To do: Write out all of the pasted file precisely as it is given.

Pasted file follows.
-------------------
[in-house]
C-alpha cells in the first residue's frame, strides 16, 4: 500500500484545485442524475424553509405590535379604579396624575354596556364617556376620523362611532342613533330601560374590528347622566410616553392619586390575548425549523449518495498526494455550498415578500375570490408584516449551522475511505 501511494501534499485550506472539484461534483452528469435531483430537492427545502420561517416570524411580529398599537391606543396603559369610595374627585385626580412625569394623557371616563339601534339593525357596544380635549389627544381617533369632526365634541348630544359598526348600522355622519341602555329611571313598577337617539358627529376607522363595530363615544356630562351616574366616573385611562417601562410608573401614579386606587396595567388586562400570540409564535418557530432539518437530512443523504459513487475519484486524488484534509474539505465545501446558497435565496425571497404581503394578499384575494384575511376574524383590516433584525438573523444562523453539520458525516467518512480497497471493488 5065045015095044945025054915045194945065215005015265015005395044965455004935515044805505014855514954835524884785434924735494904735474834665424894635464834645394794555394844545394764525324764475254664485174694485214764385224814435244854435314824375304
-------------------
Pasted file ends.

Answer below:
[in-house]
C-alpha cells in the first residue's frame, strides 16, 4: 500500500484545485442524475424553509405590535379604579396624575354596556364617556376620523362611532342613533330601560374590528347622566410616553392619586390575548425549523449518495498526494455550498415578500375570490408584516449551522475511505 501511494501534499485550506472539484461534483452528469435531483430537492427545502420561517416570524411580529398599537391606543396603559369610595374627585385626580412625569394623557371616563339601534339593525357596544380635549389627544381617533369632526365634541348630544359598526348600522355622519341602555329611571313598577337617539358627529376607522363595530363615544356630562351616574366616573385611562417601562410608573401614579386606587396595567388586562400570540409564535418557530432539518437530512443523504459513487475519484486524488484534509474539505465545501446558497435565496425571497404581503394578499384575494384575511376574524383590516433584525438573523444562523453539520458525516467518512480497497471493488 5065045015095044945025054915045194945065215005015265015005395044965455004935515044805505014855514954835524884785434924735494904735474834665424894635464834645394794555394844545394764525324764475254664485174694485214764385224814435244854435314824375304